Skip to navigationSkip to content
EPA/Diego Azubel
The view from the Bird’s Nest Stadium, Aug. 26.

Photos: Amazed Beijing residents are sharing pictures of the city’s clear blue skies

Ahead of China’s celebration of the Allied forces victory in WWII on September 3, cars have been banned and factories shut in attempt to lift the polluted cloud that often hangs over China’s capital city. The result? The cleanest air on record, for eight days straight.

Rather than the thick fog of diesel smoke and other pollutants that often hangs over the city, skies have become a remarkable shade of blue—so remarkable that Beijing residents and visitors are sharing images of the city on Sina Weibo with the hashtage #ParadeBlue. Here’s one from Beijing’s World park:
Beijing’s World Park

“We’ve turned into the United States,” one commentator wrote under the photo. Other photos from the same user (registration required) 国安国米, or Guoan Inter Milan (a mix of two football clubs), shows more of the same park under stunning blue:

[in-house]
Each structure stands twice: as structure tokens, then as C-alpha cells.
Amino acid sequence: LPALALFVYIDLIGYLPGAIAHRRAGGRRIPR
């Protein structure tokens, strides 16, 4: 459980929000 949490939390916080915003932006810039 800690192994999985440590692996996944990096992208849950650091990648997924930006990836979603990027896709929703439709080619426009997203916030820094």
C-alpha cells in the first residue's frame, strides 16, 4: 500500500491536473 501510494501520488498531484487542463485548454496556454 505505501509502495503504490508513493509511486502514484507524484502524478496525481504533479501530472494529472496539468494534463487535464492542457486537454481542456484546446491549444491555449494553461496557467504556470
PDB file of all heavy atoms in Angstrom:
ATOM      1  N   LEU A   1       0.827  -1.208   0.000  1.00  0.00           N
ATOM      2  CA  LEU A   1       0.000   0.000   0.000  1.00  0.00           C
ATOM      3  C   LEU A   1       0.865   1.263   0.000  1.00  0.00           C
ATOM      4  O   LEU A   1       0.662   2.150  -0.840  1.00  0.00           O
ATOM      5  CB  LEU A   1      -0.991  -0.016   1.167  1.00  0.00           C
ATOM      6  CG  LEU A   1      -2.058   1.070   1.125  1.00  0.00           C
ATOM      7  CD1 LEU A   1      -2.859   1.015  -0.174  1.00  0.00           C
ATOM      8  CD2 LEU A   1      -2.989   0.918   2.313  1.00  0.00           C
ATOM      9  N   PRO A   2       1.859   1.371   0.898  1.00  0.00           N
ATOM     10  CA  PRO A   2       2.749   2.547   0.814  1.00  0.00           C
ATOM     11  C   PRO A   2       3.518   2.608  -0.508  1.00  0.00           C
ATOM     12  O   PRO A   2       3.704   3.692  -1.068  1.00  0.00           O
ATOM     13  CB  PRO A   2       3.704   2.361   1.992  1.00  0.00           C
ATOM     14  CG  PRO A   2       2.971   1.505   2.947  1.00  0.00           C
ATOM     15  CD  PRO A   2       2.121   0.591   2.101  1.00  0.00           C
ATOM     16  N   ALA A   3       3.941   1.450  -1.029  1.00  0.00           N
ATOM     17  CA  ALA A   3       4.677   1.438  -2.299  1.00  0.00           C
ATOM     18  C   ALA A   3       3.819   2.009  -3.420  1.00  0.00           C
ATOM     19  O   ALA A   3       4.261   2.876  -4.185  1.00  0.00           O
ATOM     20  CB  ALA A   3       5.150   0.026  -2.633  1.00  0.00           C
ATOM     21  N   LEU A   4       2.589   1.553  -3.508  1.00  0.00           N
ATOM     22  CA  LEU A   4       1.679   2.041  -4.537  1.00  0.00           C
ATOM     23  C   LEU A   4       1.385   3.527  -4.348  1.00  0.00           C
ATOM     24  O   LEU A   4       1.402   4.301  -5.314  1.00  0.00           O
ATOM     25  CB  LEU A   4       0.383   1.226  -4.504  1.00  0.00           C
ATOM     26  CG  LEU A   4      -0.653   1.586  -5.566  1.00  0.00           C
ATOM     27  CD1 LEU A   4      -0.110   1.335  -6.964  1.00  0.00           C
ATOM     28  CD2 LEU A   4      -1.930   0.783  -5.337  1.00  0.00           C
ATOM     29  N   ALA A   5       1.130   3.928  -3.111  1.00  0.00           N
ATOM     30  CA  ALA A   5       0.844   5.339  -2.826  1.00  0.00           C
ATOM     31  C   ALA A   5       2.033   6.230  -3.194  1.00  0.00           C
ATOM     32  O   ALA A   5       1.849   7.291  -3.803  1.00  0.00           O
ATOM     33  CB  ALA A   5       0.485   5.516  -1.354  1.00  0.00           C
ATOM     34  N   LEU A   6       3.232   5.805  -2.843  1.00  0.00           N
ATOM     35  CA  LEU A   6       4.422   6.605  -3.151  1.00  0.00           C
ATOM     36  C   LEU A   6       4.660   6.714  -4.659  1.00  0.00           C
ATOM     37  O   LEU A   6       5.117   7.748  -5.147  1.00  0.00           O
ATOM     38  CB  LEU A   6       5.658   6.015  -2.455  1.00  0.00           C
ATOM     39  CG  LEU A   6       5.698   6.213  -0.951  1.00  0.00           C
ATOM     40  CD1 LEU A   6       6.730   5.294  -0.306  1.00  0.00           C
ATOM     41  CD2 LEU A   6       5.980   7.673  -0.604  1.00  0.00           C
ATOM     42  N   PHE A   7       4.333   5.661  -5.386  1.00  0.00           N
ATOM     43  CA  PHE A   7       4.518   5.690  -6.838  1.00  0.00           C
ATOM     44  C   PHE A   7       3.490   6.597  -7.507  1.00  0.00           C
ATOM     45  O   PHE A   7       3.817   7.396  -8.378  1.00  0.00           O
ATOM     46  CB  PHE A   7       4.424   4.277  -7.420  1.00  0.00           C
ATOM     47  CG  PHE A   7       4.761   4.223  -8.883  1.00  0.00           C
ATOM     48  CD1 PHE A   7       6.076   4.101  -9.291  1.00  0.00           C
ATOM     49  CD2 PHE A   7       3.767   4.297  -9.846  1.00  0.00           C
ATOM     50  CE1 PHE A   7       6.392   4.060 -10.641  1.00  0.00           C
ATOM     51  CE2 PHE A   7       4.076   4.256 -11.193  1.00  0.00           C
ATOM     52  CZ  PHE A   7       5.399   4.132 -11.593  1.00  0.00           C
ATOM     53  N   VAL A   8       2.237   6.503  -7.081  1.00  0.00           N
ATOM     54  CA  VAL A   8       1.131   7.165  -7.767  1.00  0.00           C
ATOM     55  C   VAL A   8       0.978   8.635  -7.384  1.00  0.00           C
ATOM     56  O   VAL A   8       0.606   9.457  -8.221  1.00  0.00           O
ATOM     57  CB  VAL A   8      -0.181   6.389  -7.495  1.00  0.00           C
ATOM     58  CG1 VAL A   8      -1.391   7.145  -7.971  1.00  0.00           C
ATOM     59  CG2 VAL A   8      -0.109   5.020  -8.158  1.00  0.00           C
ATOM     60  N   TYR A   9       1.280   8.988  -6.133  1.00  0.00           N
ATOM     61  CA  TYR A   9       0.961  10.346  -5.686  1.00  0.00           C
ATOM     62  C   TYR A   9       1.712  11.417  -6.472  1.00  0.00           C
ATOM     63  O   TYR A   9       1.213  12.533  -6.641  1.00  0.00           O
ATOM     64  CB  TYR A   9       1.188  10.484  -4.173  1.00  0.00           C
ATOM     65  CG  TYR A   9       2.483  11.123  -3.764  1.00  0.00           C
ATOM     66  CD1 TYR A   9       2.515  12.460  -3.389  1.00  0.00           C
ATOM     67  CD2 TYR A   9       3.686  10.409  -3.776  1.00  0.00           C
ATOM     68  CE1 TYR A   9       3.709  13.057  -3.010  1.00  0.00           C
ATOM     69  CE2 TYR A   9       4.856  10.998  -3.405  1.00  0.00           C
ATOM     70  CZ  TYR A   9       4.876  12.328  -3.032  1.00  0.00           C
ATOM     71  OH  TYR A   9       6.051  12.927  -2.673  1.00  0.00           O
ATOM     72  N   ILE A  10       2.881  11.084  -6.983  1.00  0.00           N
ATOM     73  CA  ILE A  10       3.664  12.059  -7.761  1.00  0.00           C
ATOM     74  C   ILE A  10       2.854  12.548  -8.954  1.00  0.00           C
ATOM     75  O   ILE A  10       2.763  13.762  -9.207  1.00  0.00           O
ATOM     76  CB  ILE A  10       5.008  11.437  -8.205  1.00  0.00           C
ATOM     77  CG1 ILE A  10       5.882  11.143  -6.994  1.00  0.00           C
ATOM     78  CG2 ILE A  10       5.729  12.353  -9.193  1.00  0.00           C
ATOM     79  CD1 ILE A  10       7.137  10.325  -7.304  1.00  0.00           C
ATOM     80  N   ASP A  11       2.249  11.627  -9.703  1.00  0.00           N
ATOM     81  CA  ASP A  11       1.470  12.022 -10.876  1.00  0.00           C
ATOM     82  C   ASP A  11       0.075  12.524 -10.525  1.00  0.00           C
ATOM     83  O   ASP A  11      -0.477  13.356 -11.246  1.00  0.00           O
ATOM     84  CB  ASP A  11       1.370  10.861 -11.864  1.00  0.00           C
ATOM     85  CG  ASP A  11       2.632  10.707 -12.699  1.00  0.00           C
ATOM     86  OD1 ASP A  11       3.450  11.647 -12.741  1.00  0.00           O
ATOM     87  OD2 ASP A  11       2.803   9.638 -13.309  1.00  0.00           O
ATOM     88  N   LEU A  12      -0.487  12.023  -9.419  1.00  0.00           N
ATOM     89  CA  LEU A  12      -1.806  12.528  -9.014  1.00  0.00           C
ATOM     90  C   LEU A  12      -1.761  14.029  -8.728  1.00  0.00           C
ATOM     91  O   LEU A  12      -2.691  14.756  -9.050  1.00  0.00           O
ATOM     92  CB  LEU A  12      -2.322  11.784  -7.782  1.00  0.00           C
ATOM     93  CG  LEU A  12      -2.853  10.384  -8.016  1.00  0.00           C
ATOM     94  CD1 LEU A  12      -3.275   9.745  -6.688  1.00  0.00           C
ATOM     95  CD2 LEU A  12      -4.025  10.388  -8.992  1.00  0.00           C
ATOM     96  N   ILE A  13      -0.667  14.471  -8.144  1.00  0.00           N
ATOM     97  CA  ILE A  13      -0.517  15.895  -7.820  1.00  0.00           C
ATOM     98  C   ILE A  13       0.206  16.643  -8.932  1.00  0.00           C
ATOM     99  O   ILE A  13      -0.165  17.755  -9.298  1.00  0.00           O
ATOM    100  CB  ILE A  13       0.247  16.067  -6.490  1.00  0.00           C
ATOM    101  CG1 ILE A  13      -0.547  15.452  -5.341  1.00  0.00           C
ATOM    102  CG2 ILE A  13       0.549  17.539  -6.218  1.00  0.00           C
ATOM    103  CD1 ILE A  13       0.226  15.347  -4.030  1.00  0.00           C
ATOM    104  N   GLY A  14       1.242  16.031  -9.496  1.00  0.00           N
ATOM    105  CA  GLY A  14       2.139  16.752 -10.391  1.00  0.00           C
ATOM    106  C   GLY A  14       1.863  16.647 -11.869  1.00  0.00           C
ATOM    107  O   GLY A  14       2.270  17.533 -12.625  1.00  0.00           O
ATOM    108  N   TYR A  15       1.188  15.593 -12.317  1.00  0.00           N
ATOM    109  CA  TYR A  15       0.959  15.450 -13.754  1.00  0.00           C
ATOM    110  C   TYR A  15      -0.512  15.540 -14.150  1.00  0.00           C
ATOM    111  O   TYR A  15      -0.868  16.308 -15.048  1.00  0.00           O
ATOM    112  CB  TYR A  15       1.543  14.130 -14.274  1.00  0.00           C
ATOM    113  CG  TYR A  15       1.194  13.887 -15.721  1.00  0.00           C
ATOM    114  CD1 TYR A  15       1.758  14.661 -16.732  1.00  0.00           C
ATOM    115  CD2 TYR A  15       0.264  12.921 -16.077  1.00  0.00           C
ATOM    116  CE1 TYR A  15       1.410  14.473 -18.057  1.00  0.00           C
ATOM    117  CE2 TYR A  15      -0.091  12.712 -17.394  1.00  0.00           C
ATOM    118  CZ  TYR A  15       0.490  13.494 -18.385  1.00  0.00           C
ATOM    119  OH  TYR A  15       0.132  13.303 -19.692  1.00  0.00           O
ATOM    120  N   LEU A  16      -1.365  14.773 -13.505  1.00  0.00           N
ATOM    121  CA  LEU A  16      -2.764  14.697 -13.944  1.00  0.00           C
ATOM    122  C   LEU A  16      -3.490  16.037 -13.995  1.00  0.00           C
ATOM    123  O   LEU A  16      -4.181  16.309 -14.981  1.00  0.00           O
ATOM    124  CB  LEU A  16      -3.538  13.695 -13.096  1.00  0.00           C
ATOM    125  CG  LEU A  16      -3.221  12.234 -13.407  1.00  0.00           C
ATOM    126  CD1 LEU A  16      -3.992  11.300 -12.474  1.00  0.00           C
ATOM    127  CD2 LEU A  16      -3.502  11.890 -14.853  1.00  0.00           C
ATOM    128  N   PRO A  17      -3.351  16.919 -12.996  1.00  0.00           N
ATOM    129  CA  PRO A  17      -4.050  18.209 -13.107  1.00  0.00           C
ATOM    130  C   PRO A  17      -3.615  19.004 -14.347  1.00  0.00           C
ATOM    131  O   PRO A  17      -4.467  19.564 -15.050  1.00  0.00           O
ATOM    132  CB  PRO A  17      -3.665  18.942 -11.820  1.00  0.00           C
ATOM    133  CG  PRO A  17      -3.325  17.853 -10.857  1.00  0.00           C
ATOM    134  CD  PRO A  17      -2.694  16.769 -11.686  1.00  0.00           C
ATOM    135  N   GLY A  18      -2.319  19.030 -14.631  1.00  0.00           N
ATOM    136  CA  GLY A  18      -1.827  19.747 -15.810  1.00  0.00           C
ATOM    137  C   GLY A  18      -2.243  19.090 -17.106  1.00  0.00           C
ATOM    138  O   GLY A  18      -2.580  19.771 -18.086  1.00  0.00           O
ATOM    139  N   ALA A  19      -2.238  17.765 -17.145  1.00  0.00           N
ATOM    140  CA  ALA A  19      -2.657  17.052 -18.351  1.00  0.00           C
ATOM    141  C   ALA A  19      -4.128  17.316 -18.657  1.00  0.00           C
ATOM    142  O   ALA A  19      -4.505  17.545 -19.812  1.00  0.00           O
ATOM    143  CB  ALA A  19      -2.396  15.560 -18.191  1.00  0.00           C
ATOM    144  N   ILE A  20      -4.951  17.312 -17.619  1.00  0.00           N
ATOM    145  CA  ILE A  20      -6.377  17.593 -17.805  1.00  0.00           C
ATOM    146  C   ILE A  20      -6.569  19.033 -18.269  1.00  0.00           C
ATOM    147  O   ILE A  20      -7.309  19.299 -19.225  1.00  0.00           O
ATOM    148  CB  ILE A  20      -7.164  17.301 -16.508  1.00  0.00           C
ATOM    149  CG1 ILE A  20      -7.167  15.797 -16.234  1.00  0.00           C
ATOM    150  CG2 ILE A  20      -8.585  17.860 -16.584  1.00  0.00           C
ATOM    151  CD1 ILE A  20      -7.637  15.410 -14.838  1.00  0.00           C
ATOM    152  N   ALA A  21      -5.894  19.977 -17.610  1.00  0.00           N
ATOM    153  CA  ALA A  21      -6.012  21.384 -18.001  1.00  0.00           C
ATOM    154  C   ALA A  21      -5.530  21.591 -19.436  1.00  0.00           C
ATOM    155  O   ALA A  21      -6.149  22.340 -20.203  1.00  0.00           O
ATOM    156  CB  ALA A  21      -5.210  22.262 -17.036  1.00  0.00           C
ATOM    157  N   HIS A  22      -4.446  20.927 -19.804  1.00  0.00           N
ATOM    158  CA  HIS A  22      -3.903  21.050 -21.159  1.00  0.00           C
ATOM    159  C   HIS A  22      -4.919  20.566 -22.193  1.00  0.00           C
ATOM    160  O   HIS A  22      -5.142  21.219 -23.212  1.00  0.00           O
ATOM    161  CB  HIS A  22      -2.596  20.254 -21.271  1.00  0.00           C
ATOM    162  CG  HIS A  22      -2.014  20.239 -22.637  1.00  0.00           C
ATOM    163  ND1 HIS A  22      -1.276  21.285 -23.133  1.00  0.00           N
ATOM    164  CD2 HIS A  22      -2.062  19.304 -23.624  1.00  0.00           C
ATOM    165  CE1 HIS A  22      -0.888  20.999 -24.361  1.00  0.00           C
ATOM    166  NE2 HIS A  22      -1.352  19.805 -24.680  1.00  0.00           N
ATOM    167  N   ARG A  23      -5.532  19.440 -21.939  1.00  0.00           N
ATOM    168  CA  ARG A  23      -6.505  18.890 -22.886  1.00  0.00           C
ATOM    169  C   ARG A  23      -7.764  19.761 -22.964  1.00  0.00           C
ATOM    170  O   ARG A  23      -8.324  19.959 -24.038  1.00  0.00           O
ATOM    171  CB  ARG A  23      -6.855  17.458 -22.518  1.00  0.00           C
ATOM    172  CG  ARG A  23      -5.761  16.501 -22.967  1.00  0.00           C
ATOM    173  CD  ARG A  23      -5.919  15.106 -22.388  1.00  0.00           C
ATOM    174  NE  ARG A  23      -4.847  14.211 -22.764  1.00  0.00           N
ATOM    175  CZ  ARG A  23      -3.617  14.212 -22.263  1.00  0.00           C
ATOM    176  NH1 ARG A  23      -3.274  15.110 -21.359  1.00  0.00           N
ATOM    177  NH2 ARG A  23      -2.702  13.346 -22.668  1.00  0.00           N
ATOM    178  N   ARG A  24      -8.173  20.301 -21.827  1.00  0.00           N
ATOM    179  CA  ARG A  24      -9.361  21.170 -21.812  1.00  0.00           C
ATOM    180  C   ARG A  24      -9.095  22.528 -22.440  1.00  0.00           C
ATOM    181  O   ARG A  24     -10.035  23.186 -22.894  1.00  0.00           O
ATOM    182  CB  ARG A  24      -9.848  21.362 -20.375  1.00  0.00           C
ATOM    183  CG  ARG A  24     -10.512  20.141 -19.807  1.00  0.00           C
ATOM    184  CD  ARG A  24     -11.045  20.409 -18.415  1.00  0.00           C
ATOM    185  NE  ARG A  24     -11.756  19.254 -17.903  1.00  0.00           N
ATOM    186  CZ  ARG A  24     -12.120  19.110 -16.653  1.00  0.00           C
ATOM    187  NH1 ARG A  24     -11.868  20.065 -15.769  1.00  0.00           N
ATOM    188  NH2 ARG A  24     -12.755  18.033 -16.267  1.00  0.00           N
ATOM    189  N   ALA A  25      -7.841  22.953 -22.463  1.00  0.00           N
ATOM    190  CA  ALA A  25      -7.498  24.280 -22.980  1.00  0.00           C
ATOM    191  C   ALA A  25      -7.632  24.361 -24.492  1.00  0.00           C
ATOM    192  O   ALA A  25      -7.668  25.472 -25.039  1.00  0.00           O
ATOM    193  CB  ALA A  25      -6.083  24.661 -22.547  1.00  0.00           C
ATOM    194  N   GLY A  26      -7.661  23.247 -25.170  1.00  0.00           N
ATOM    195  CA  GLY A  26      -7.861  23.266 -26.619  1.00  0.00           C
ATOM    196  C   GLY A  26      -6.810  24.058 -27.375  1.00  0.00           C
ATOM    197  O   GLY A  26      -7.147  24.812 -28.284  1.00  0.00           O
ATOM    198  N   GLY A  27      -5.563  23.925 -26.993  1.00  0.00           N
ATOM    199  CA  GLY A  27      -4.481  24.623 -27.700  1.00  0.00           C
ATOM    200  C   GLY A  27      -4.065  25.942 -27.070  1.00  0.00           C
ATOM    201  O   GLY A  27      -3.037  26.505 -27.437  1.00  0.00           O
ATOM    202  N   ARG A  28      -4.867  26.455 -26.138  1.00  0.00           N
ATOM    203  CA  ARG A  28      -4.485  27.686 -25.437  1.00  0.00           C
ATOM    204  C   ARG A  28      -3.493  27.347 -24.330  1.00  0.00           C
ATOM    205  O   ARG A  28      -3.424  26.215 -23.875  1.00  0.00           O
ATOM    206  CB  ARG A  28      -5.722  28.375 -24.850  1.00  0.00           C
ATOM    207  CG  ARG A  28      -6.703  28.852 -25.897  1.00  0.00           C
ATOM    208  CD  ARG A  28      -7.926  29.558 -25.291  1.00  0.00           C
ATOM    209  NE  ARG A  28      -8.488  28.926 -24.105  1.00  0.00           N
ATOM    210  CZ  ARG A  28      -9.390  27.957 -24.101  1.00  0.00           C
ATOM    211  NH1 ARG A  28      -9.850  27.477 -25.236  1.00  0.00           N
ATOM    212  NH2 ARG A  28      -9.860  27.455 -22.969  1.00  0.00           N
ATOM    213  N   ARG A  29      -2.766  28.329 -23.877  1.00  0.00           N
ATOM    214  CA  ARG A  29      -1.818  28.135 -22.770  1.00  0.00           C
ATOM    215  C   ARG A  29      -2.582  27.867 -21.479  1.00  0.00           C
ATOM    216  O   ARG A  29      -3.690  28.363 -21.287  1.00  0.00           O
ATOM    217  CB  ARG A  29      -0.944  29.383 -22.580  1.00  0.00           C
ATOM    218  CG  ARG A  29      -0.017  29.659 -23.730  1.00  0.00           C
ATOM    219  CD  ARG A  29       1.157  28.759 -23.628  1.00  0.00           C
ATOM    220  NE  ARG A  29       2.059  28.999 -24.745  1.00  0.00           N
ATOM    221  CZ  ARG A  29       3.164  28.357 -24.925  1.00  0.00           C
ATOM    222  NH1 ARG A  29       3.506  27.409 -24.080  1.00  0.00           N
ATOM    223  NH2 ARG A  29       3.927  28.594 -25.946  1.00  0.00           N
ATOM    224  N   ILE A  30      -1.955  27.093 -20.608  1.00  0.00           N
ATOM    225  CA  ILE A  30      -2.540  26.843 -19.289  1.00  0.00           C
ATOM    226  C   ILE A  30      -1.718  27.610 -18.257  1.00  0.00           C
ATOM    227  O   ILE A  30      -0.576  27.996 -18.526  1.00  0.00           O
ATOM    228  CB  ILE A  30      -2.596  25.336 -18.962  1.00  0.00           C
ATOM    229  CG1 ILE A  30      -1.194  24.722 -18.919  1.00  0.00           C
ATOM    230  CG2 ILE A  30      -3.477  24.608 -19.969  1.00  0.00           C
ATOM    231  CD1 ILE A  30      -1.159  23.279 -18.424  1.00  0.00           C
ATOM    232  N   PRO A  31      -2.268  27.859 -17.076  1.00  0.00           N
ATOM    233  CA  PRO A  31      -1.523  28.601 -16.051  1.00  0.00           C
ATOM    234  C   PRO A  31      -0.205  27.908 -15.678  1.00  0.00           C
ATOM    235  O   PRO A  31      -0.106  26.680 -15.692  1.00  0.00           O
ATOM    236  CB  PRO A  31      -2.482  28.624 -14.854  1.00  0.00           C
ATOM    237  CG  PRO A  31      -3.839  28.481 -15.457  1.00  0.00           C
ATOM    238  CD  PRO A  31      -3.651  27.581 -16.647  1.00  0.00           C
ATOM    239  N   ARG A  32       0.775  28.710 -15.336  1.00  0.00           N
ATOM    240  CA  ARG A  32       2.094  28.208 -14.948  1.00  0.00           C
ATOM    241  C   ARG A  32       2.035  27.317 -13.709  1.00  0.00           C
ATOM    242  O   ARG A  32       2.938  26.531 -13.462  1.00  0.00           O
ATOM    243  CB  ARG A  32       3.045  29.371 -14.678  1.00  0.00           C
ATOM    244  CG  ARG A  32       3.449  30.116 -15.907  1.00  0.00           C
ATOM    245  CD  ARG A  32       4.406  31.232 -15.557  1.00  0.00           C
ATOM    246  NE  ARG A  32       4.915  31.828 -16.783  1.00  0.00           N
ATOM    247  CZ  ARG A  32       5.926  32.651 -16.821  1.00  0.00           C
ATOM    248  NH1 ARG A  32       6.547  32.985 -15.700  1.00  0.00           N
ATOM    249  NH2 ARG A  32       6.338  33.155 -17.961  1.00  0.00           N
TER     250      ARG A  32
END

Another Sina Weibo user, Girl Han likes to smile (registration required) posted photos of the woods overlooking the Lingshan Mountain region, adjacent to Beijing:
Beijing’s Mount Everest is in the Lingshan Mountain area.

“You didn’t add a filter on your camera?” a commentator asks. “You shot it with your phone? Oh my god!”

And the Tiananmen Square at dusk features a beautiful shade of dark blue, judging from a photo posted by Sina Weibo user, Feed the monster:
Tiananmen Square

The clean air has also been a boon for athletes competing in the 15th IAAF World Championships at the National Stadium, better known as the “Birds Nest” in Beijing:

Reuters/Phil Noble
Michael Schrader of Germany competes in the long jump.

Naturally, many Beijing residents used to heavy pollution are overjoyed by the change. But some can’t help pointing out how fleeting it is. “Beijing’s blue sky comes so suddenly. I am so delighted,” one blogger commented. “But it will be gone at any time, just as suddenly as well.”

Subscribe to the Daily Brief, our morning email with news and insights you need to understand our changing world.